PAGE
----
Mammoth Mountain is where we need the snow to build for the drought to improve in California and it looks like in December this will start the improvement cycle as stronger storms start to aim the region. What does it mean for Southern California? When did the 1997 El Nino deliver the first major storm? Keep reading …
Projections here at Southern California Weather Force project 10 to 15 feet of snowfall for the Mammoth Mountain areas at least for the month of December. This would put the resort and California on track to improve the drought. As stated before, both Central and Northern California would be the center of the storm track this year and this will be the best thing for California’s drought collapse.
NOTE: If you are a SCWF subscriber on a monthly basis we rolled out the season pass system so you can get rid of monthly charges to just have one season and be done with it with no obligation to renew and no reoccurring payments for our lowest price. Take advantage of premium forecasts from snowfall charts/maps, santa ana wind charts, heat/cold alert, email alerts, and much more …
Click Here To Learn More
For us in Southern California however we will be seeing the storm-track shift southward some and this would collapse the surface ridge west of us toward Hawaii. This would allow fronts to not be washed out like they have been lately … instead allow storms to dip down west of here and then slam us head on. December should have just above average precipitation for most metros, the most rainfall however seen in Ventura, Santa Barbara, San Luis Obispo, and Kern County. Still, being December has a higher average rainfall in Los Angeles, we’ll see anywhere between 3-5″ of rainfall for the month of December, which puts us on track to above average rainfall for the season to come.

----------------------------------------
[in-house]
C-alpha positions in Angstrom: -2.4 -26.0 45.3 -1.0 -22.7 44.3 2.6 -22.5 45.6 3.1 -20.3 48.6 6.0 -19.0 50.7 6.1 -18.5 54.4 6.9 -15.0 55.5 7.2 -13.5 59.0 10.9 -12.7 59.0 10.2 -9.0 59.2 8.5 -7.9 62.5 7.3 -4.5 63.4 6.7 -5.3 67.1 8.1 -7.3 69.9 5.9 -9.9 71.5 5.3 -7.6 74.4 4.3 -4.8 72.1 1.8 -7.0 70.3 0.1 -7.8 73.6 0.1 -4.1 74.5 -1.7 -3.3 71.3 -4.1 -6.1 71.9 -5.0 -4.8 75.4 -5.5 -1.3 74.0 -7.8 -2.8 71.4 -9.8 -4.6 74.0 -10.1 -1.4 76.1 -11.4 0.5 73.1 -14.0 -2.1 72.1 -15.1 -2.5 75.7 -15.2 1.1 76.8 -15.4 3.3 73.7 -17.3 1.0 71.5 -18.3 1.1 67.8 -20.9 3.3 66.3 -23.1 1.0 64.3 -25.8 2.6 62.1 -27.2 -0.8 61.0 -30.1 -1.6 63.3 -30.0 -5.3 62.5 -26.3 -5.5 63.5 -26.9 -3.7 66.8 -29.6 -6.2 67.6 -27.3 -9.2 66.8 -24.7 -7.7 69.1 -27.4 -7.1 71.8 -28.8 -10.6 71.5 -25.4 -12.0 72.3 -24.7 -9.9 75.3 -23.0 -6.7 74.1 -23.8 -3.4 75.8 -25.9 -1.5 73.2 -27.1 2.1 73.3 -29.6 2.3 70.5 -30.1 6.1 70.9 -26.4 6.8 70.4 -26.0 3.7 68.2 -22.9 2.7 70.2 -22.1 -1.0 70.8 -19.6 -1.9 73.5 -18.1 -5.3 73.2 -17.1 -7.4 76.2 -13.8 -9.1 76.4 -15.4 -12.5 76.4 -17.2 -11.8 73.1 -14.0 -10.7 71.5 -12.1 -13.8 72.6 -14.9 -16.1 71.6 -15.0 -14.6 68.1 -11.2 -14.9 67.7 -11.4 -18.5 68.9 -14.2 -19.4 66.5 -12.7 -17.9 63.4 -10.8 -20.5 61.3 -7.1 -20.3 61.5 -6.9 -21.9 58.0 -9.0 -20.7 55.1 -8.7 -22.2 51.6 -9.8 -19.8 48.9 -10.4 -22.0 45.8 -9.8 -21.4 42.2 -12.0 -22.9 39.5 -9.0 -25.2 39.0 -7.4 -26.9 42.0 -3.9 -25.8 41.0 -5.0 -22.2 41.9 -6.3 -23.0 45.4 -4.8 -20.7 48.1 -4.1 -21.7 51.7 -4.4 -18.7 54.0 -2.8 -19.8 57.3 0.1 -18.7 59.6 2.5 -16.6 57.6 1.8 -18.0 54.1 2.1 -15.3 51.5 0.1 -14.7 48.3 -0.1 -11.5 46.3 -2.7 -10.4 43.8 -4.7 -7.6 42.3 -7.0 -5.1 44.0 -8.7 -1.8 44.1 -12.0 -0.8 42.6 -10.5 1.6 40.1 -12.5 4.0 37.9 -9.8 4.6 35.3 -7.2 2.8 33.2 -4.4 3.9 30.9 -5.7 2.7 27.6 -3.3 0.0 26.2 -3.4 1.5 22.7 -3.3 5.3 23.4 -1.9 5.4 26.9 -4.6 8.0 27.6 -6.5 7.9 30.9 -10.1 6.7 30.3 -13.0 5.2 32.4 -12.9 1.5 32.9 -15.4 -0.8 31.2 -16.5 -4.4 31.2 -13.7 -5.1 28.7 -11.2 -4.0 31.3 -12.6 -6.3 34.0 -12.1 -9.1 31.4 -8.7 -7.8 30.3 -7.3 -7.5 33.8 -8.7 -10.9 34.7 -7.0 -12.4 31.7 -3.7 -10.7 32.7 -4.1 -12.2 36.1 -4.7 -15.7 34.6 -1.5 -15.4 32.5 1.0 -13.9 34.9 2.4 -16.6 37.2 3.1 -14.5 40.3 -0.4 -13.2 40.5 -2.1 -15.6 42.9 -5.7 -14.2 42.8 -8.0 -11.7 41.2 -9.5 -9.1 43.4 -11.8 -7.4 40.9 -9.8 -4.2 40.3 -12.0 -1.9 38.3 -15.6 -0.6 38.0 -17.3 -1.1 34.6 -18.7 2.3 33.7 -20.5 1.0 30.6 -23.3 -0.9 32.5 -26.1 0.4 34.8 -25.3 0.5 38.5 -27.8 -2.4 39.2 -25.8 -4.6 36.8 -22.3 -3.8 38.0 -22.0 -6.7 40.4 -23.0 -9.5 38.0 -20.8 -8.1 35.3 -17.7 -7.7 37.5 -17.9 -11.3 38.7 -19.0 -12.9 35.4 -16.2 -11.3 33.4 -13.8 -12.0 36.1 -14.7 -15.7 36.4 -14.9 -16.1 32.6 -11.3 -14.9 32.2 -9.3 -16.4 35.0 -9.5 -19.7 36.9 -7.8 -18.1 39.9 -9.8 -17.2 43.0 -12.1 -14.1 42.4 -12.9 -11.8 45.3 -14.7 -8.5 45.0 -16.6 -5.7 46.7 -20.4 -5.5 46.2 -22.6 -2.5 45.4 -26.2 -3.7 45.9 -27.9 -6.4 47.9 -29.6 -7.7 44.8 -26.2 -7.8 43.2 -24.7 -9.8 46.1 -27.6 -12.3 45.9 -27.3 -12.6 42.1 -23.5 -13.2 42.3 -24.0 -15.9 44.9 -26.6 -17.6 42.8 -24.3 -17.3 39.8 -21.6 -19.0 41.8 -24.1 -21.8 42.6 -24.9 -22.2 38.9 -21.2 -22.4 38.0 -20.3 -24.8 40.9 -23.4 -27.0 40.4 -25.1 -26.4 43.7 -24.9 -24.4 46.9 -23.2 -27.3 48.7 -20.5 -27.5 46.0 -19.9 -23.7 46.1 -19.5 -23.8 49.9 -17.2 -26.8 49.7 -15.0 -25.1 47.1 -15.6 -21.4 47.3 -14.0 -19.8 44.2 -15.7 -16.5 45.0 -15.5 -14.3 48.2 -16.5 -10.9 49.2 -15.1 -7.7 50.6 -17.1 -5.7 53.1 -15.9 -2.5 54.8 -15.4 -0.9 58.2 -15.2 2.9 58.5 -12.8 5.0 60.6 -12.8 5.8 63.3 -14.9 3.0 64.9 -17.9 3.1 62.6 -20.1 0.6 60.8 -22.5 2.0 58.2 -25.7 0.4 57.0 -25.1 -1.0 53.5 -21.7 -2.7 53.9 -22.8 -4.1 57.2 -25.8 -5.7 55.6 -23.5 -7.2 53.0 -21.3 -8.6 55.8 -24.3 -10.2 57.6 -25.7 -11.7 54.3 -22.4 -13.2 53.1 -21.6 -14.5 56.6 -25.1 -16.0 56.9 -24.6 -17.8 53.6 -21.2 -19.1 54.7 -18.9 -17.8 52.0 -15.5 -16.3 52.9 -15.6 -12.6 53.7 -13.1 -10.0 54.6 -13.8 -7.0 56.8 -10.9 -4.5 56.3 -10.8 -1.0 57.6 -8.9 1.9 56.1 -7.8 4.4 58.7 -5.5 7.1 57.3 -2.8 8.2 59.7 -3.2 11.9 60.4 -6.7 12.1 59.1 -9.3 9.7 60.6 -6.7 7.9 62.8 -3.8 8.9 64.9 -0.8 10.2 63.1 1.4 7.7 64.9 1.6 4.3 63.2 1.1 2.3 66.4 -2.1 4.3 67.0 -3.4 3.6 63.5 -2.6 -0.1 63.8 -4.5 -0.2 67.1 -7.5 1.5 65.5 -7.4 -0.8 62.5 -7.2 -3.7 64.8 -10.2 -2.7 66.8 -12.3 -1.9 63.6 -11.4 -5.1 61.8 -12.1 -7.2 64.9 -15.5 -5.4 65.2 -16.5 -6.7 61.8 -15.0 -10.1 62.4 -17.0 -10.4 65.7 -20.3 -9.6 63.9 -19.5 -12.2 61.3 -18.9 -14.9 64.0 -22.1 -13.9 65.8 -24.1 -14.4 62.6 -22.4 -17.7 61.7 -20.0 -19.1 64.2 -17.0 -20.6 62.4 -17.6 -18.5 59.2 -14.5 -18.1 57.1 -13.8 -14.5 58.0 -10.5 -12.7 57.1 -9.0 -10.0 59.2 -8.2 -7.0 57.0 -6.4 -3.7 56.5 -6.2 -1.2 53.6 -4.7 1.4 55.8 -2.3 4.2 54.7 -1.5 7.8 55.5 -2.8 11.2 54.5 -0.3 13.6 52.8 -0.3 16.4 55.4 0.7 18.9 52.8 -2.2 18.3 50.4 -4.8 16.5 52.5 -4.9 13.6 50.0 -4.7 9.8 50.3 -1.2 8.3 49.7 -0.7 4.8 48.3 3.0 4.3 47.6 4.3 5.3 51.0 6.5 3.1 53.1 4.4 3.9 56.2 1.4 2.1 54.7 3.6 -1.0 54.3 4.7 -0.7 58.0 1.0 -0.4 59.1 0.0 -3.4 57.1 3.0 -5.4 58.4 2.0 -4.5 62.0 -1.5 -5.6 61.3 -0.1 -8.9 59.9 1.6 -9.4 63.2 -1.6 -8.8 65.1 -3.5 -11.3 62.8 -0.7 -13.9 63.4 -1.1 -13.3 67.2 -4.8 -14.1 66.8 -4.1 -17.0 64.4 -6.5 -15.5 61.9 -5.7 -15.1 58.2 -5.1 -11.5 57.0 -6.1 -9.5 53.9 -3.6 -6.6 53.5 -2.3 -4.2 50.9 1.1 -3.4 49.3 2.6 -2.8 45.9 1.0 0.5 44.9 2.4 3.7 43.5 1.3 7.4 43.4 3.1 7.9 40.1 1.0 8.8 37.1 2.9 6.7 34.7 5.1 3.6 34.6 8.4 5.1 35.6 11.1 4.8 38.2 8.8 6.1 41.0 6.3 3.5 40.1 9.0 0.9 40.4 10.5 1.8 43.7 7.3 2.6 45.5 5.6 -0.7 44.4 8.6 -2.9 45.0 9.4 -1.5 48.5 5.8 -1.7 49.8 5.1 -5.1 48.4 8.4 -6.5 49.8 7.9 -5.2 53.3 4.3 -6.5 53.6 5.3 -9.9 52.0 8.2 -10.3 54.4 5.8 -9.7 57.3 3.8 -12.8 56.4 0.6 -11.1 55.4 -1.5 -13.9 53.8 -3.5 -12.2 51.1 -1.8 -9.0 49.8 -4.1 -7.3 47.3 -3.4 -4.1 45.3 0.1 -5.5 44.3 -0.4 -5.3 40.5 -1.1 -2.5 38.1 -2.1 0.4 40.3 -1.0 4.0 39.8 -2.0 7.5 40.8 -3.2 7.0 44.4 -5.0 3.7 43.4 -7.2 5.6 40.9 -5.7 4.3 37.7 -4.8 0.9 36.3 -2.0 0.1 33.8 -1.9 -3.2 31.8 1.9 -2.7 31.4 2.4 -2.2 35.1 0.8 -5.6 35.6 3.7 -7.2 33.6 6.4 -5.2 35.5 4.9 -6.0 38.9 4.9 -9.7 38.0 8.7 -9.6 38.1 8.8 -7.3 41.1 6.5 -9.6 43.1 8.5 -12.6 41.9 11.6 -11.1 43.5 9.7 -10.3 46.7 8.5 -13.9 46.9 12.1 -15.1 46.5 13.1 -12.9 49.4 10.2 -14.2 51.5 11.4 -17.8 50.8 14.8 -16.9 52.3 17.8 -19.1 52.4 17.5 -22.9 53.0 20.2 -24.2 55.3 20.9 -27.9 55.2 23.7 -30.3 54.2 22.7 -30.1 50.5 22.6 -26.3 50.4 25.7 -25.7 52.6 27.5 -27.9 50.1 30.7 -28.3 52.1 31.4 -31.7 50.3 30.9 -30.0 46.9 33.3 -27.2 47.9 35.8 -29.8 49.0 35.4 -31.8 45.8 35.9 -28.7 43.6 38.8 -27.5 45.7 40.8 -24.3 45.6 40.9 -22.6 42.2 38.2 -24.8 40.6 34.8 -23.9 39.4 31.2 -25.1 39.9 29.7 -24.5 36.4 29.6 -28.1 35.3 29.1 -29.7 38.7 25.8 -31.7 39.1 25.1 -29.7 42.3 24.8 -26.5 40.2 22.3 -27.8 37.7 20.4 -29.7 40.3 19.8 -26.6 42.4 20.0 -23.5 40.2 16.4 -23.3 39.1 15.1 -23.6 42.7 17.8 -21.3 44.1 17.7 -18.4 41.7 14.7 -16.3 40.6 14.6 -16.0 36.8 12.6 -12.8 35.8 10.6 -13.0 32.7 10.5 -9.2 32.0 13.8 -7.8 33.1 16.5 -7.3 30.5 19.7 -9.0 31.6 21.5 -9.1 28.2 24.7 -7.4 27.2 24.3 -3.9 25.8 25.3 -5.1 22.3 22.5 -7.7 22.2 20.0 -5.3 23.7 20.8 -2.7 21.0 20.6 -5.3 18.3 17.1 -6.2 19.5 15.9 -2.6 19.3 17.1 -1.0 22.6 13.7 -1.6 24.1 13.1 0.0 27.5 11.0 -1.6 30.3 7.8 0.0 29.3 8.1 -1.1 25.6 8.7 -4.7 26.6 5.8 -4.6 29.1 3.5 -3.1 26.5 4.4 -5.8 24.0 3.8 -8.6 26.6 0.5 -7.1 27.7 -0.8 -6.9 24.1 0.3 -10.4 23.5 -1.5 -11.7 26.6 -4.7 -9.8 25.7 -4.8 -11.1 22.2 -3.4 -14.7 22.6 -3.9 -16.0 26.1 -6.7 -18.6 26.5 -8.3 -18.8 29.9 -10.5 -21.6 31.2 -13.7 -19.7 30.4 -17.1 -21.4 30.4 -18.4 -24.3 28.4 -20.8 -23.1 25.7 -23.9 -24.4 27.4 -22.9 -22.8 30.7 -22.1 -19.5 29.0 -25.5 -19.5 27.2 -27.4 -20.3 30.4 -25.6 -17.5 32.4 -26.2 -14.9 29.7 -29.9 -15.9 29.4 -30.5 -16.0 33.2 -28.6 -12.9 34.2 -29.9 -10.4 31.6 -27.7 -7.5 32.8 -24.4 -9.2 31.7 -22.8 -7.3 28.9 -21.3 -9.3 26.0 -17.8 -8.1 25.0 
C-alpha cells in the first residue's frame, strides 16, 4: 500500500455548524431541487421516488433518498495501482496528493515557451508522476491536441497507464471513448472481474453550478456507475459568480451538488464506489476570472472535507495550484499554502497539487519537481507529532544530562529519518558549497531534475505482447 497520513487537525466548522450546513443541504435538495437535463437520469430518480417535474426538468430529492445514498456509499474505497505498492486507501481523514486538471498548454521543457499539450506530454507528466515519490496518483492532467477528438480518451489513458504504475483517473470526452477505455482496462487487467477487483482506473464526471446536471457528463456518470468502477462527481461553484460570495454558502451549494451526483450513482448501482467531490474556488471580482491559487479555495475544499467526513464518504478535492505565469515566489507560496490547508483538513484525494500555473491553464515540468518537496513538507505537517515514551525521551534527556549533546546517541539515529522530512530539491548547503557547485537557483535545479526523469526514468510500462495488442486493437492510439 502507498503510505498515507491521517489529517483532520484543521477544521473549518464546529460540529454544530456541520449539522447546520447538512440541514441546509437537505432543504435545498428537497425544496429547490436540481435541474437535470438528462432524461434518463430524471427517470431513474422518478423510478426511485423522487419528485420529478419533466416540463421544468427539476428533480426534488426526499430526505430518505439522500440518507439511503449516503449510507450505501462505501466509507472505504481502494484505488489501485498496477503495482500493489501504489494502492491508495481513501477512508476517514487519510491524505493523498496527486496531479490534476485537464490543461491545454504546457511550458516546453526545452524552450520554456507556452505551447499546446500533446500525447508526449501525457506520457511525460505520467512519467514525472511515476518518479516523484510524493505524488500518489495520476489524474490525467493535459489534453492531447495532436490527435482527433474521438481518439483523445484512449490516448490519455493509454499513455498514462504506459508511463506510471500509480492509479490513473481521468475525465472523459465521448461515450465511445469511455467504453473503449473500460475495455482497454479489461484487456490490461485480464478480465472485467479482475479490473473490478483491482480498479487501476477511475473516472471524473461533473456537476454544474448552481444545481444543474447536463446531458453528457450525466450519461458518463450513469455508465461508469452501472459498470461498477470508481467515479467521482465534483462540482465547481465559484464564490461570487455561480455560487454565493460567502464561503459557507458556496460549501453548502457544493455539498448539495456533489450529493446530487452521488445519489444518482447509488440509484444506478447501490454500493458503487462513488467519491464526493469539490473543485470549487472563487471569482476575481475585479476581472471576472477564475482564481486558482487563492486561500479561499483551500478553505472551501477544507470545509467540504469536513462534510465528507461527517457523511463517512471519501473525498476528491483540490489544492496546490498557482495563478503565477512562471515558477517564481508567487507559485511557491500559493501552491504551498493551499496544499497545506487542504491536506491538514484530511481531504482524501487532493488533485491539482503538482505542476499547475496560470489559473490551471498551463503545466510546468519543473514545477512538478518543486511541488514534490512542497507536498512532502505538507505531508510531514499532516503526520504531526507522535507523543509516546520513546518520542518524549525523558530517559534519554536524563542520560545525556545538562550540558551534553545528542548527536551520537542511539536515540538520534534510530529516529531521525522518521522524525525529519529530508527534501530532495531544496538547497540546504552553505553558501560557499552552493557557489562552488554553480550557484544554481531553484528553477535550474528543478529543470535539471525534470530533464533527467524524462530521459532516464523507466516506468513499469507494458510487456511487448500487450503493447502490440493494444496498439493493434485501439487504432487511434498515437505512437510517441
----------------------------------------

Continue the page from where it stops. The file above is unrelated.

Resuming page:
1997 delivered the first storm on December 6th, which flooded out many areas, leaving many who doubted El Nino’s arrival in the dark. Our first major storm may be between December 5th and December 12th, given the current pattern looks similar to 1997, about a week behind from the looks of it.
So hold on, we’re still projecting this El Nino to show its face … Stay tuned for more updates on Monday